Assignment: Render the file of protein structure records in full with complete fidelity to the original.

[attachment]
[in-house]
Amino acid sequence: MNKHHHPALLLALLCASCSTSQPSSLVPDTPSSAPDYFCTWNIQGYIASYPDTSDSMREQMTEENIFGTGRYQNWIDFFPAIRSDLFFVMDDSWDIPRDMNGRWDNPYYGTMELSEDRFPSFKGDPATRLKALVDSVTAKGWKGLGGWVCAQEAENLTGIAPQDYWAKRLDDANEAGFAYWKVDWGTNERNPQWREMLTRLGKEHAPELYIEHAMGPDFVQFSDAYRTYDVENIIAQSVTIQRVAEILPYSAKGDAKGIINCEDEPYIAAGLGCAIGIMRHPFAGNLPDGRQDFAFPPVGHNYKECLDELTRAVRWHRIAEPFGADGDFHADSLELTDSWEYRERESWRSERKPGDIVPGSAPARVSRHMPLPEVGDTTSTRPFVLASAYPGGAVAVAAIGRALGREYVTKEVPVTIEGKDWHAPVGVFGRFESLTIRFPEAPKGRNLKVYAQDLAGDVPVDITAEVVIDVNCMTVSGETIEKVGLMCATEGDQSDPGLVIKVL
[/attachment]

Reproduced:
[in-house]
Amino acid sequence: MNKHHHPALLLALLCASCSTSQPSSLVPDTPSSAPDYFCTWNIQGYIASYPDTSDSMREQMTEENIFGTGRYQNWIDFFPAIRSDLFFVMDDSWDIPRDMNGRWDNPYYGTMELSEDRFPSFKGDPATRLKALVDSVTAKGWKGLGGWVCAQEAENLTGIAPQDYWAKRLDDANEAGFAYWKVDWGTNERNPQWREMLTRLGKEHAPELYIEHAMGPDFVQFSDAYRTYDVENIIAQSVTIQRVAEILPYSAKGDAKGIINCEDEPYIAAGLGCAIGIMRHPFAGNLPDGRQDFAFPPVGHNYKECLDELTRAVRWHRIAEPFGADGDFHADSLELTDSWEYRERESWRSERKPGDIVPGSAPARVSRHMPLPEVGDTTSTRPFVLASAYPGGAVAVAAIGRALGREYVTKEVPVTIEGKDWHAPVGVFGRFESLTIRFPEAPKGRNLKVYAQDLAGDVPVDITAEVVIDVNCMTVSGETIEKVGLMCATEGDQSDPGLVIKVL